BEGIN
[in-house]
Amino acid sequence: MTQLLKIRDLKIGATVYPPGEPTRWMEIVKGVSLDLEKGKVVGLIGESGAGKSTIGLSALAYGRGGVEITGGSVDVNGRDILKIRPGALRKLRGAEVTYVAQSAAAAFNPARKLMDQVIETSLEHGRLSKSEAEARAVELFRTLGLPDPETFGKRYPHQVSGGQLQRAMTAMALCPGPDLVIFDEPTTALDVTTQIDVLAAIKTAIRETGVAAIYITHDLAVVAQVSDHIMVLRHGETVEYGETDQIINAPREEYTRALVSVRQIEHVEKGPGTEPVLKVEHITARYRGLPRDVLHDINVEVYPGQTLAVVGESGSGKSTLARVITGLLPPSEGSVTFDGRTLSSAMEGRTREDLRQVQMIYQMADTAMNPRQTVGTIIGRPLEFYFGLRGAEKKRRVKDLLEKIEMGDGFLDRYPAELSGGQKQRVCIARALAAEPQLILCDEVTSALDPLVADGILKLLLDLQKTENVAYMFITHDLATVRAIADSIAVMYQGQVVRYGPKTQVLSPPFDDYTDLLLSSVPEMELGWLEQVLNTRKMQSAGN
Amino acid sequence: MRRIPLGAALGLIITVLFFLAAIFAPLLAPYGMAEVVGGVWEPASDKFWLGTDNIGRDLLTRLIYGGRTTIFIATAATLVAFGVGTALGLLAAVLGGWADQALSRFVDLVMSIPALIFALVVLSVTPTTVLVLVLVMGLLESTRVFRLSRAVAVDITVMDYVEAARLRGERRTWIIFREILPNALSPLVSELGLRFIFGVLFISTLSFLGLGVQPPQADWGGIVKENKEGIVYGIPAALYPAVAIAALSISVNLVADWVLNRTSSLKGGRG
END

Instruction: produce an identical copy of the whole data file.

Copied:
[in-house]
Amino acid sequence: MTQLLKIRDLKIGATVYPPGEPTRWMEIVKGVSLDLEKGKVVGLIGESGAGKSTIGLSALAYGRGGVEITGGSVDVNGRDILKIRPGALRKLRGAEVTYVAQSAAAAFNPARKLMDQVIETSLEHGRLSKSEAEARAVELFRTLGLPDPETFGKRYPHQVSGGQLQRAMTAMALCPGPDLVIFDEPTTALDVTTQIDVLAAIKTAIRETGVAAIYITHDLAVVAQVSDHIMVLRHGETVEYGETDQIINAPREEYTRALVSVRQIEHVEKGPGTEPVLKVEHITARYRGLPRDVLHDINVEVYPGQTLAVVGESGSGKSTLARVITGLLPPSEGSVTFDGRTLSSAMEGRTREDLRQVQMIYQMADTAMNPRQTVGTIIGRPLEFYFGLRGAEKKRRVKDLLEKIEMGDGFLDRYPAELSGGQKQRVCIARALAAEPQLILCDEVTSALDPLVADGILKLLLDLQKTENVAYMFITHDLATVRAIADSIAVMYQGQVVRYGPKTQVLSPPFDDYTDLLLSSVPEMELGWLEQVLNTRKMQSAGN
Amino acid sequence: MRRIPLGAALGLIITVLFFLAAIFAPLLAPYGMAEVVGGVWEPASDKFWLGTDNIGRDLLTRLIYGGRTTIFIATAATLVAFGVGTALGLLAAVLGGWADQALSRFVDLVMSIPALIFALVVLSVTPTTVLVLVLVMGLLESTRVFRLSRAVAVDITVMDYVEAARLRGERRTWIIFREILPNALSPLVSELGLRFIFGVLFISTLSFLGLGVQPPQADWGGIVKENKEGIVYGIPAALYPAVAIAALSISVNLVADWVLNRTSSLKGGRG